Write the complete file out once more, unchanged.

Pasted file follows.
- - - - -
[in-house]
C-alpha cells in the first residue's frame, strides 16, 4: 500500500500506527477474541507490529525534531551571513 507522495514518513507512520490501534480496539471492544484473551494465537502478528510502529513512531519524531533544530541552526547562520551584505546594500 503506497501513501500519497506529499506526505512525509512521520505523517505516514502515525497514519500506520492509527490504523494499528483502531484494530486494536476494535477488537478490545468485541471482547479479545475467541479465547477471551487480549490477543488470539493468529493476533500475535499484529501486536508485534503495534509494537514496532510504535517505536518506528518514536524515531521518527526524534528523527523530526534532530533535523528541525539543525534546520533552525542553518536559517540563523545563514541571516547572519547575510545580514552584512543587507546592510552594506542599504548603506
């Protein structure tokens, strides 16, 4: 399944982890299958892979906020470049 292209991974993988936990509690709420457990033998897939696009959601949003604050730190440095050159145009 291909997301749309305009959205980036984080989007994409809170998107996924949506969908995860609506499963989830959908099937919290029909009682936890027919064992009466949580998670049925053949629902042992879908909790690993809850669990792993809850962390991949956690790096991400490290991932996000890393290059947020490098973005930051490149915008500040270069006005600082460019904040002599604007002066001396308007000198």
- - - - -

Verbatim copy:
[in-house]
C-alpha cells in the first residue's frame, strides 16, 4: 500500500500506527477474541507490529525534531551571513 507522495514518513507512520490501534480496539471492544484473551494465537502478528510502529513512531519524531533544530541552526547562520551584505546594500 503506497501513501500519497506529499506526505512525509512521520505523517505516514502515525497514519500506520492509527490504523494499528483502531484494530486494536476494535477488537478490545468485541471482547479479545475467541479465547477471551487480549490477543488470539493468529493476533500475535499484529501486536508485534503495534509494537514496532510504535517505536518506528518514536524515531521518527526524534528523527523530526534532530533535523528541525539543525534546520533552525542553518536559517540563523545563514541571516547572519547575510545580514552584512543587507546592510552594506542599504548603506
């Protein structure tokens, strides 16, 4: 399944982890299958892979906020470049 292209991974993988936990509690709420457990033998897939696009959601949003604050730190440095050159145009 291909997301749309305009959205980036984080989007994409809170998107996924949506969908995860609506499963989830959908099937919290029909009682936890027919064992009466949580998670049925053949629902042992879908909790690993809850669990792993809850962390991949956690790096991400490290991932996000890393290059947020490098973005930051490149915008500040270069006005600082460019904040002599604007002066001396308007000198």